Mars: The Muddy Red Planet?


Some of Mars' lava fields may actually be massive mud flows, say planetary scientists after taking a detailed look at the distinctive Cerberus Fossae, indicating that the ancient feature may not have been caused by volcanic activity at all.

The Mars rover Curiosity just found out that Martian soil is 2 percent water!

If this is the case, then many other Mars lava flows need to be reexamined, argue Lionel Wilson of the University of Hawai'i, Manoa, and Peter Mouginis-Mark of Lancaster University in new research published in the journal Icarus.

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Using models and the latest elevation maps of Ceberus Fossae, the researchers concentrated on the velocity and depth of the flow textures seen as the material cut around boulders and washed up on slopes.

If it was lava, the behavior would be pretty similar to lava on Earth, which often has a broken, platy crust on top that shows how it flowed before cooling and solidifying.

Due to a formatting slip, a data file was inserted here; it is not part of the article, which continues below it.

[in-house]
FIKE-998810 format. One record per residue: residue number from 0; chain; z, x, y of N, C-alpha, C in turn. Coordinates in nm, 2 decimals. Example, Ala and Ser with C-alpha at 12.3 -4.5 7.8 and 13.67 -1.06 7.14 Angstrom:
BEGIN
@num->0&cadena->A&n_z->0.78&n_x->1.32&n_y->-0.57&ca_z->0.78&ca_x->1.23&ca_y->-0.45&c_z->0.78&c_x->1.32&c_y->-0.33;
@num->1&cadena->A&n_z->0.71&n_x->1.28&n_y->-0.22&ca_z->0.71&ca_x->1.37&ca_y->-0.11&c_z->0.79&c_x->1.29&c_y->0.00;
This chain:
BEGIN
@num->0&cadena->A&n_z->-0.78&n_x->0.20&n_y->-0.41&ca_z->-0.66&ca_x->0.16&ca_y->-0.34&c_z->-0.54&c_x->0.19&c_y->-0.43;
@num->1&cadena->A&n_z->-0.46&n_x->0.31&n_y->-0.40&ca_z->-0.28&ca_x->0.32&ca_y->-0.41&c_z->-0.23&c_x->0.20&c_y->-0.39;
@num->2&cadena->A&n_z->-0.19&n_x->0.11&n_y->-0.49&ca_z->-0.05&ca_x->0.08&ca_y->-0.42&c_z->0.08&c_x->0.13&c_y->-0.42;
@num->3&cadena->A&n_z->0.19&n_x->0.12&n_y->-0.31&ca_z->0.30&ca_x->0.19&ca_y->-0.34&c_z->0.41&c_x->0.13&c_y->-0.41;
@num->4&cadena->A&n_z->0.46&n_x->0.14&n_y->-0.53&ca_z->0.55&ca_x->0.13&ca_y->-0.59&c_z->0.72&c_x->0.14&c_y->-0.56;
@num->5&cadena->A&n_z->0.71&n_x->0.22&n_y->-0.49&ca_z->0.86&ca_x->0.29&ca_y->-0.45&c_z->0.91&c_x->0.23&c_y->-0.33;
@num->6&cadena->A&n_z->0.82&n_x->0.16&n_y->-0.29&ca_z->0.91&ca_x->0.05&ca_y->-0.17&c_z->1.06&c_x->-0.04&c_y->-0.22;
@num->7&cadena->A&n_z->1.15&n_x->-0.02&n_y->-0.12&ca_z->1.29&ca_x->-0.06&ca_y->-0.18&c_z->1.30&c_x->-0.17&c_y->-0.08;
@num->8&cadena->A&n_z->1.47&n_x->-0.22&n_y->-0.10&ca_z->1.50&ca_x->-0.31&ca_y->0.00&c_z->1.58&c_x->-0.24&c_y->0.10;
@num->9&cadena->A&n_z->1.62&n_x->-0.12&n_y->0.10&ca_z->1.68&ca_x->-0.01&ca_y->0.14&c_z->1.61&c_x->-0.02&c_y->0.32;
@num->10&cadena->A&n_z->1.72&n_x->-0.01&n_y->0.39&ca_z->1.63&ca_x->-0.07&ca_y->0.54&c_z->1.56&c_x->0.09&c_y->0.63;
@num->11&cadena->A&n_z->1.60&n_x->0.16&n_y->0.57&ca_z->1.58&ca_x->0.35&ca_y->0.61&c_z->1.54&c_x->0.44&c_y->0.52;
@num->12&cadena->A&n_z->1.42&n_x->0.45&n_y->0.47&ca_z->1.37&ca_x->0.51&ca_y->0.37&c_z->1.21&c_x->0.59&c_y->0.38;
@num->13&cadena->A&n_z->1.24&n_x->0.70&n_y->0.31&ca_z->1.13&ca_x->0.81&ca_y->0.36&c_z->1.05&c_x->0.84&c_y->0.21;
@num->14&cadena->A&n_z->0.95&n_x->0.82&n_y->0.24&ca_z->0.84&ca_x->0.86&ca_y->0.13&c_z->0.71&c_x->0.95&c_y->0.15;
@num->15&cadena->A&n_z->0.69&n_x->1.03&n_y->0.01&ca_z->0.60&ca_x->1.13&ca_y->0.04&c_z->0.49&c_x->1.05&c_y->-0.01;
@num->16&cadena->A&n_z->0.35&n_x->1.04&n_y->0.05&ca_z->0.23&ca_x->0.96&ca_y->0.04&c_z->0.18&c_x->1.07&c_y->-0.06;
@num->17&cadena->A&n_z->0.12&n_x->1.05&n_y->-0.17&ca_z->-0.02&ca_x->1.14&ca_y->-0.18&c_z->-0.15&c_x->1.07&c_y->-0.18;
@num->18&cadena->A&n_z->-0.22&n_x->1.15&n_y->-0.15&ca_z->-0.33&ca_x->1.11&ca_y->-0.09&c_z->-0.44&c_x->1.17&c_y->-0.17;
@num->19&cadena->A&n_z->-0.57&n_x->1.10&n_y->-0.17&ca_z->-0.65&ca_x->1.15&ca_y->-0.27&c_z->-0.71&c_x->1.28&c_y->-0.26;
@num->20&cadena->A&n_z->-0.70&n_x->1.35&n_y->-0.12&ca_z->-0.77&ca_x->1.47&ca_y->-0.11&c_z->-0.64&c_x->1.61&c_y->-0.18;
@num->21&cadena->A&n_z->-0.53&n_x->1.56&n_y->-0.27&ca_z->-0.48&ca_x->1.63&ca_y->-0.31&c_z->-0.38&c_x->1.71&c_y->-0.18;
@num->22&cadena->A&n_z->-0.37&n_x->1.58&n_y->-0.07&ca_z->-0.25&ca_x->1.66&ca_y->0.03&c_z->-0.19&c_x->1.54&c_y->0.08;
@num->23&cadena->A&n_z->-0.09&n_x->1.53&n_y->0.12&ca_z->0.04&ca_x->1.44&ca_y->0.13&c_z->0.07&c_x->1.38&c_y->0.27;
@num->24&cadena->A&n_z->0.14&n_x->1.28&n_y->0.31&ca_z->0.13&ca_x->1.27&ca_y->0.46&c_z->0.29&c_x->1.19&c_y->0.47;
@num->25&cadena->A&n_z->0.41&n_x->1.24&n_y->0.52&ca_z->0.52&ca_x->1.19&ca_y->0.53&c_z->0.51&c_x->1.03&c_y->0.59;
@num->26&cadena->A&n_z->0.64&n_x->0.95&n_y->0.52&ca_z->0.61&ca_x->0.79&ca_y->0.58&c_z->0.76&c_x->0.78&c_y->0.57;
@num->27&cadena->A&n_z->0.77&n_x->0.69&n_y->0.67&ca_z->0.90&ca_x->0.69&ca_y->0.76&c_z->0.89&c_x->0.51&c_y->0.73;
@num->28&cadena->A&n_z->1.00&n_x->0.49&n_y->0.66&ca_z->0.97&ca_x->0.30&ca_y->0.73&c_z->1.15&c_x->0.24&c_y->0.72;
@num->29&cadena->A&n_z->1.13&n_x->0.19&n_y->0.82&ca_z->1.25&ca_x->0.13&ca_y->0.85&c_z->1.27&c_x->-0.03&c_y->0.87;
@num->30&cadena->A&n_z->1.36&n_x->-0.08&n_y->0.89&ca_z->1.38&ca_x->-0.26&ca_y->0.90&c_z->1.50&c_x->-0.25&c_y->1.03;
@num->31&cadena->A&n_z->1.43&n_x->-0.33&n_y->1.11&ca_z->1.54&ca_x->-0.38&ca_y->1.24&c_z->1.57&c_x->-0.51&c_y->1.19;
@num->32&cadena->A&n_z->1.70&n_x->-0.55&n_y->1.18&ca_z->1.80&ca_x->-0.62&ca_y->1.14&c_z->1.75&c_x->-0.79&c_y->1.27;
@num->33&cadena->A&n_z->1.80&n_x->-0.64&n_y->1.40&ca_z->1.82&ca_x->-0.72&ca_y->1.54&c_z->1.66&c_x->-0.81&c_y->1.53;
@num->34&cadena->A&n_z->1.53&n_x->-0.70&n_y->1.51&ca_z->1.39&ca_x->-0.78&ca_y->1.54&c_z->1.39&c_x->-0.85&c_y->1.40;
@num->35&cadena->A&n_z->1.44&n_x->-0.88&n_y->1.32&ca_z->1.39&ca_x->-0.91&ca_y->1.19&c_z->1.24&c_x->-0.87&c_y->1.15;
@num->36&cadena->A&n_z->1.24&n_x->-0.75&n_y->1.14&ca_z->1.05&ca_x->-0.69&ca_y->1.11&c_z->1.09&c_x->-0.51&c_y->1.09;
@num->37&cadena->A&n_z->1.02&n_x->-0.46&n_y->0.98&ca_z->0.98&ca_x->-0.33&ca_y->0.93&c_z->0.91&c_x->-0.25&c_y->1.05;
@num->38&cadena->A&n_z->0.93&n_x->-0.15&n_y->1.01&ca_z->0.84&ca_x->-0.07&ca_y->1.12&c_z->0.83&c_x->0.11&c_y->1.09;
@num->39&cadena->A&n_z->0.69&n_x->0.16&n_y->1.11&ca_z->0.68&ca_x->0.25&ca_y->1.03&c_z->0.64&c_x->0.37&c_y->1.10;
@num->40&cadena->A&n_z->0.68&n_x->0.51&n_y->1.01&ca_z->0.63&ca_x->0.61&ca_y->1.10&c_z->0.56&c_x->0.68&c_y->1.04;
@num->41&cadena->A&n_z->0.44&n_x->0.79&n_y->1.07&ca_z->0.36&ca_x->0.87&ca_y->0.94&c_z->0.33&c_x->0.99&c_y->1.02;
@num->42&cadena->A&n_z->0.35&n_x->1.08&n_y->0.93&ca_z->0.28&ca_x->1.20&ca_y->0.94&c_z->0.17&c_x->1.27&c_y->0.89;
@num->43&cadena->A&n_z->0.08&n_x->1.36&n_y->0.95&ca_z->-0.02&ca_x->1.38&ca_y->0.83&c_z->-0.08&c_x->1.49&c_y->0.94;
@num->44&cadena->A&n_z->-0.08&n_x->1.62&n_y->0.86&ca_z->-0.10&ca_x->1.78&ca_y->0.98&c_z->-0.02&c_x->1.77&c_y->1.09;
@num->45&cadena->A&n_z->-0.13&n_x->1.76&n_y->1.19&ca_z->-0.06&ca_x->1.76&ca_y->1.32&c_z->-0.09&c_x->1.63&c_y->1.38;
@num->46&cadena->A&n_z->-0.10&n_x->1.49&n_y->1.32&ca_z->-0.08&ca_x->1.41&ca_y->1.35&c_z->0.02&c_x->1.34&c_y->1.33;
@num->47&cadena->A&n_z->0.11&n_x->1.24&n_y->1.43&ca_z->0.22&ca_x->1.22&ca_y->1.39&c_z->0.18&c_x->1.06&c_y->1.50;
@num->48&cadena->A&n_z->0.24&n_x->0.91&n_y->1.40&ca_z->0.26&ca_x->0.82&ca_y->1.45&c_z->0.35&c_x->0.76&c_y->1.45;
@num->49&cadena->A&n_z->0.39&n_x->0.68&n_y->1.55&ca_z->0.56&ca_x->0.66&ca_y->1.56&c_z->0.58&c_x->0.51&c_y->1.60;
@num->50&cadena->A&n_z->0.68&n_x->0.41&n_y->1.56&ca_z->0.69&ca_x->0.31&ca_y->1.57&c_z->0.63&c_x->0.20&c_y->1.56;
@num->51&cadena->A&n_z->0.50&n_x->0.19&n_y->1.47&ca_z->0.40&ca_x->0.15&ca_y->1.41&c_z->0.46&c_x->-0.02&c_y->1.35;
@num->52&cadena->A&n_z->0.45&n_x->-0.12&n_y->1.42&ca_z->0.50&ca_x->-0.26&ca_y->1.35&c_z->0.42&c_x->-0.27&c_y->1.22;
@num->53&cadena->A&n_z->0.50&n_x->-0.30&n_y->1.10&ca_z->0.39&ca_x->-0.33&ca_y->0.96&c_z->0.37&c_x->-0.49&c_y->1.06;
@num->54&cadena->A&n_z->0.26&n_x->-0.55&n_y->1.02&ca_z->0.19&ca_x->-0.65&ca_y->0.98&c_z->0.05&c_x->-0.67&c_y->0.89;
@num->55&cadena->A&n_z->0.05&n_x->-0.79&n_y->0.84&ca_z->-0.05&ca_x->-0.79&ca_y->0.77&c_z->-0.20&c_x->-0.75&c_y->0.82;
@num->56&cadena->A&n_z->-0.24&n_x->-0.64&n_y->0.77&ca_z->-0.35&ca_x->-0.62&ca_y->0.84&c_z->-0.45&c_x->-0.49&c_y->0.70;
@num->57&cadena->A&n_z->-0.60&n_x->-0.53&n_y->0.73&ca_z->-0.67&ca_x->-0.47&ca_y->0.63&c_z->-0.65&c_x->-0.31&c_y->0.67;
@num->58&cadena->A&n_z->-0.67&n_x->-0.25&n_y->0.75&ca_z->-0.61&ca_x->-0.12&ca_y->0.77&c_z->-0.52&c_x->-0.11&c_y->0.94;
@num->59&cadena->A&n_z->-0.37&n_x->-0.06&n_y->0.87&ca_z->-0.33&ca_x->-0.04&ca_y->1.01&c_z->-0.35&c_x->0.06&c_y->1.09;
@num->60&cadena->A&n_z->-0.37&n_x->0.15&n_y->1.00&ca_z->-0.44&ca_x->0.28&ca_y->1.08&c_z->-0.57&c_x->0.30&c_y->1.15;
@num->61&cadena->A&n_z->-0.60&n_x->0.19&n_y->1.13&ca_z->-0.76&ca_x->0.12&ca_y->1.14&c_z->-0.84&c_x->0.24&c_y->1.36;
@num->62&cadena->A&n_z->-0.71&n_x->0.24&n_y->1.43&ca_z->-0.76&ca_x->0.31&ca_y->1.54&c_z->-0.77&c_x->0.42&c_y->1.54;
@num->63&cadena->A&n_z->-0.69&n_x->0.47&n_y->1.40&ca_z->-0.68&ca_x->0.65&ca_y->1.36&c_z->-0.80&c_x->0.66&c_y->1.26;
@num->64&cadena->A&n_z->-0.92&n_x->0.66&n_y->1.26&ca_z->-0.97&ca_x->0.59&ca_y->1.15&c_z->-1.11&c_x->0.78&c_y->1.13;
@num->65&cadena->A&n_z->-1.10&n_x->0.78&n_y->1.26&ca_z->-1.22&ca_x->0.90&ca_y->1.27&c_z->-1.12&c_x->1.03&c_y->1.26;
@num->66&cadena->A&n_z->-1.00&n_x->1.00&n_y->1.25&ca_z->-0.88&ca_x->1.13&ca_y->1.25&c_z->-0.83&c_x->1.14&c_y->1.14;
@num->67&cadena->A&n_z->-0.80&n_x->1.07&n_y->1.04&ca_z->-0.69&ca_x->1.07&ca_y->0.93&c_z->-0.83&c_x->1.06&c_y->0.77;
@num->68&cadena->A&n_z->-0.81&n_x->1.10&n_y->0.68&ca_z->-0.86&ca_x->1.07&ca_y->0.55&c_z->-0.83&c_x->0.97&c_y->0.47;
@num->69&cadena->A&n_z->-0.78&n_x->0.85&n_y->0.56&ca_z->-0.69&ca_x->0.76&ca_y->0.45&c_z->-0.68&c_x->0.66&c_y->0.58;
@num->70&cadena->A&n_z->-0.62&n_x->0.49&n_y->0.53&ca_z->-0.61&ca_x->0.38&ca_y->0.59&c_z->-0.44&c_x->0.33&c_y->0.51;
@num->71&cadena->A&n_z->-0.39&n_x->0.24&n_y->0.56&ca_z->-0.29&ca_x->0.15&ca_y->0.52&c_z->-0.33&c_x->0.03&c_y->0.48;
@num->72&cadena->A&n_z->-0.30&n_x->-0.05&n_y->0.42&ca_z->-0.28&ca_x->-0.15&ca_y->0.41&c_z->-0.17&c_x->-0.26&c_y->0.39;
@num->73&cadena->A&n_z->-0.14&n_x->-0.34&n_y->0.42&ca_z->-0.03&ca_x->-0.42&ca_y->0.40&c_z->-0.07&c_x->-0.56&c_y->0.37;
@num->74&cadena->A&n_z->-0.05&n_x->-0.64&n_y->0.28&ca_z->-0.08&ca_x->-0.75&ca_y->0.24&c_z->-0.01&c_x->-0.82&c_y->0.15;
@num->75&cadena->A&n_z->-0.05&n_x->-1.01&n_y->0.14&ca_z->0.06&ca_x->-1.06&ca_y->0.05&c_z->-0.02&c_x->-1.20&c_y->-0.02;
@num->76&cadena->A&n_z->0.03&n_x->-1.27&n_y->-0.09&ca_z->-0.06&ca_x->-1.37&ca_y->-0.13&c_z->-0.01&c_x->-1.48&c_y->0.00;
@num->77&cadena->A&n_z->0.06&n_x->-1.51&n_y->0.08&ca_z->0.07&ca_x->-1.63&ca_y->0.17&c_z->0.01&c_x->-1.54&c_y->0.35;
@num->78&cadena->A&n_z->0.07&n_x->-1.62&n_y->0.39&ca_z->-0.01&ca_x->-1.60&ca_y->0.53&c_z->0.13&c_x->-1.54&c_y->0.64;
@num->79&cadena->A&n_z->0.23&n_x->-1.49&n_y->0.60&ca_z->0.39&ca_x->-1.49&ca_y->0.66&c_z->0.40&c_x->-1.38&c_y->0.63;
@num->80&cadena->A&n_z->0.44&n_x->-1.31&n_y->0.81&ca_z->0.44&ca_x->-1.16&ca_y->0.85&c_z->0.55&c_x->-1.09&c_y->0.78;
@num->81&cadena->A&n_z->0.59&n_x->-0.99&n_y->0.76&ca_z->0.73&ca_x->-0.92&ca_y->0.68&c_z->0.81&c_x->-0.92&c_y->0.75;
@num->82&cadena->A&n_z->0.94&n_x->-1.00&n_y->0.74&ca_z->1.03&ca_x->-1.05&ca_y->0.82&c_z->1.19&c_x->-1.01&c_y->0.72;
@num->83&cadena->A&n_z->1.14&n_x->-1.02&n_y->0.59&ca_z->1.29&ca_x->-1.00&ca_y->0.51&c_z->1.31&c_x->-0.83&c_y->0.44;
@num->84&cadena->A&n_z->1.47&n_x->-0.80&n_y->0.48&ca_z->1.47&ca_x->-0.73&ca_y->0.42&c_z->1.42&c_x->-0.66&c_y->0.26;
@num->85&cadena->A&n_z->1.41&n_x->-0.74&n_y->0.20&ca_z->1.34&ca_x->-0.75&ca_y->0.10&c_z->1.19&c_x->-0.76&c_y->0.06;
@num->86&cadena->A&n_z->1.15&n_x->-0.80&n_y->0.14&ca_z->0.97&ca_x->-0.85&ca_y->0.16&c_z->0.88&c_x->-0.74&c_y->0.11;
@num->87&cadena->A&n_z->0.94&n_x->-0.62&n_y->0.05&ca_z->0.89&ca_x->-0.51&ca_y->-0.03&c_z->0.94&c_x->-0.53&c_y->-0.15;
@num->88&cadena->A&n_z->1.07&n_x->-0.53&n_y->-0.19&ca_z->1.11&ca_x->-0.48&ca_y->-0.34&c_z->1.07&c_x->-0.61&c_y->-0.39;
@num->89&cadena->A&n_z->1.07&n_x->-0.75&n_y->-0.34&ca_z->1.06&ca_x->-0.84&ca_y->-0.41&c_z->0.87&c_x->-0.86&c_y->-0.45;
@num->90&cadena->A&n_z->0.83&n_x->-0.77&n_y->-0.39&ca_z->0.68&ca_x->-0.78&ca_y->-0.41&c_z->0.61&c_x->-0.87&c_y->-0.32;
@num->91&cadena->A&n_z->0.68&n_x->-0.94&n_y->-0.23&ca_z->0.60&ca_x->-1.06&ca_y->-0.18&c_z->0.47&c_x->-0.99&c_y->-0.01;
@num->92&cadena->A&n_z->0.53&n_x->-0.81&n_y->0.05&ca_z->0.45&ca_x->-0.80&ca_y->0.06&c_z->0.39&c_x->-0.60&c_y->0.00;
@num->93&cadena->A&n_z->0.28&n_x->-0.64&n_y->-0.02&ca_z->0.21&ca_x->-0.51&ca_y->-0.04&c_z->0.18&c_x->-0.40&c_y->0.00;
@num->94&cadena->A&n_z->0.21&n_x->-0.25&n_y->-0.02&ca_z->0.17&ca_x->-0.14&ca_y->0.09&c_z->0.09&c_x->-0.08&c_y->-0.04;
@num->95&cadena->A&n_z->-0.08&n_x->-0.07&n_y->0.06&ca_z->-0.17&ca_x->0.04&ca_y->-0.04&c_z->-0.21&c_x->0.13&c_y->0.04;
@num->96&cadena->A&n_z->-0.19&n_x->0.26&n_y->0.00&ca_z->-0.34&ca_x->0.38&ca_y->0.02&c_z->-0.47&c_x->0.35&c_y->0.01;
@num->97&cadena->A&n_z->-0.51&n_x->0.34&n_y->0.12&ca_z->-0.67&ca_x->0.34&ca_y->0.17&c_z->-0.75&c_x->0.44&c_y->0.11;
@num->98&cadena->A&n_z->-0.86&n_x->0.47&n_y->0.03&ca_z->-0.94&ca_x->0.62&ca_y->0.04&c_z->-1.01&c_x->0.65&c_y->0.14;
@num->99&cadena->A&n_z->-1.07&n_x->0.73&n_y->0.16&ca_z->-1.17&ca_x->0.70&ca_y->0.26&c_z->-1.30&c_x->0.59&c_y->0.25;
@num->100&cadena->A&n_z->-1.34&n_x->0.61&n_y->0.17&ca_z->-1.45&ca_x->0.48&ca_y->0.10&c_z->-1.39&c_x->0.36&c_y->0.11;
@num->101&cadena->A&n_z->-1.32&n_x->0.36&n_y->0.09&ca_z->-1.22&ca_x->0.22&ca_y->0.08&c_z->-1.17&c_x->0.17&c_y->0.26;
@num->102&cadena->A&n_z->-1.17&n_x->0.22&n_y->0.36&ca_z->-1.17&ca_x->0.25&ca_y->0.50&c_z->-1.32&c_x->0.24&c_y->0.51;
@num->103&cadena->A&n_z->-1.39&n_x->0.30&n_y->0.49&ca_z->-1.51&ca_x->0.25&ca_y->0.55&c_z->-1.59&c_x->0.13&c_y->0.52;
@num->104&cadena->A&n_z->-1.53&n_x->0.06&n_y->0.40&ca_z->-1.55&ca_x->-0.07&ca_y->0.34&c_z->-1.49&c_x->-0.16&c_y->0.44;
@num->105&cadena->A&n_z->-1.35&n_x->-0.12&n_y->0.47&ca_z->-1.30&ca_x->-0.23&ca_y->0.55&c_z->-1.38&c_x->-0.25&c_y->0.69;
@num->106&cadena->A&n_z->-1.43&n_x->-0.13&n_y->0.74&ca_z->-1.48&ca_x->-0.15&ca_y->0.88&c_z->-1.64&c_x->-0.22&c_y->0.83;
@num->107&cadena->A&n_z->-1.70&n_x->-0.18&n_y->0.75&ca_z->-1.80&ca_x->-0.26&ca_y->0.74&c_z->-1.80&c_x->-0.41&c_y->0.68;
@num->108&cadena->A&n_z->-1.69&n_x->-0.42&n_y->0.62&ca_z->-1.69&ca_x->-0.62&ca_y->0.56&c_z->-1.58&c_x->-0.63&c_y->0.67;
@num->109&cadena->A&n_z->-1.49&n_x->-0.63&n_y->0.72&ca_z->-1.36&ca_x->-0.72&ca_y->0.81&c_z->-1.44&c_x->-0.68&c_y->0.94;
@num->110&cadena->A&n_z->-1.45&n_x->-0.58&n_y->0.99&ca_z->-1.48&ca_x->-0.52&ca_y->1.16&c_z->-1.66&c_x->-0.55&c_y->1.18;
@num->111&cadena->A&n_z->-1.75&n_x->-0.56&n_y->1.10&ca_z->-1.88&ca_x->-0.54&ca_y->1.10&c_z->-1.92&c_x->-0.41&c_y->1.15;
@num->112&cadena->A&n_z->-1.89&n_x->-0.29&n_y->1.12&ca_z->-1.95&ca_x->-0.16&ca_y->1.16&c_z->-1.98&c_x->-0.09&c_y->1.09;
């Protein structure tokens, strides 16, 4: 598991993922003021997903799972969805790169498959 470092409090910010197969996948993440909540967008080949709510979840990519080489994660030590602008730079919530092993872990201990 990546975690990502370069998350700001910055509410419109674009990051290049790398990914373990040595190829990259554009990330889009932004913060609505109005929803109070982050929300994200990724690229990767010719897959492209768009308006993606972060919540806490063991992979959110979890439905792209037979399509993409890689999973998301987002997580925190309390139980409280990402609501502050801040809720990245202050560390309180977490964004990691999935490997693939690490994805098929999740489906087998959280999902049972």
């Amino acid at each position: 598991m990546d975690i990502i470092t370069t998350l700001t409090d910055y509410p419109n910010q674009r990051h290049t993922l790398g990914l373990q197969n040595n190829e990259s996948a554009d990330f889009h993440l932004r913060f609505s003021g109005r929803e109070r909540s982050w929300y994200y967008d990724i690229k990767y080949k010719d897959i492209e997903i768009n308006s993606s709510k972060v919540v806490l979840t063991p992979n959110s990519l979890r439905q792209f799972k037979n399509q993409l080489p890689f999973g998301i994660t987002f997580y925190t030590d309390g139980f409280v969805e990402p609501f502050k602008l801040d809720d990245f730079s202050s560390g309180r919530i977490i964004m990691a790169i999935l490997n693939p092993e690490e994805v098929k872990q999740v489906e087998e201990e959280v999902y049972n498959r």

But would mud flows have a platy crust too? The authors propose that the mud, after it erupted from the ground, oozed down the slope in a way unlike any mudflow on Earth. For one thing, the lower atmospheric pressure of Mars would cause the water inside the mud flow to boil. But because Mars' atmosphere is very cold, the mud on top of the flow would be in direct contact with the air and soon freeze to create the platy crust.

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"It probably sounds odd that you can boil and freeze water at the same time, but at Mars atmospheric pressure that can and does happen," said Wilson. The viscosity of the mudflow would have been about that of SAE 40 motor oil, he said.

The speed and manner that the lava flowed was important as well. The researchers believe it had very little turbulence within the flow to create the features seen today.

"The key issue is that flows with surface textures like this one that are seen elsewhere on Mars have been assumed to be lava flows," said Wilson. "But if our estimates of the flow speed and depth are correct, then any lava moving with this depth and speed would have a very low viscosity and would be turbulent."

But the surface textures of Cerberus Fossae, and especially the way the textures are preserved when the flow splits and recombines around obstacles, suggest that this flow was very smooth -- something that's called laminar flow. "So how can you get a laminar flow that has a low viscosity?"

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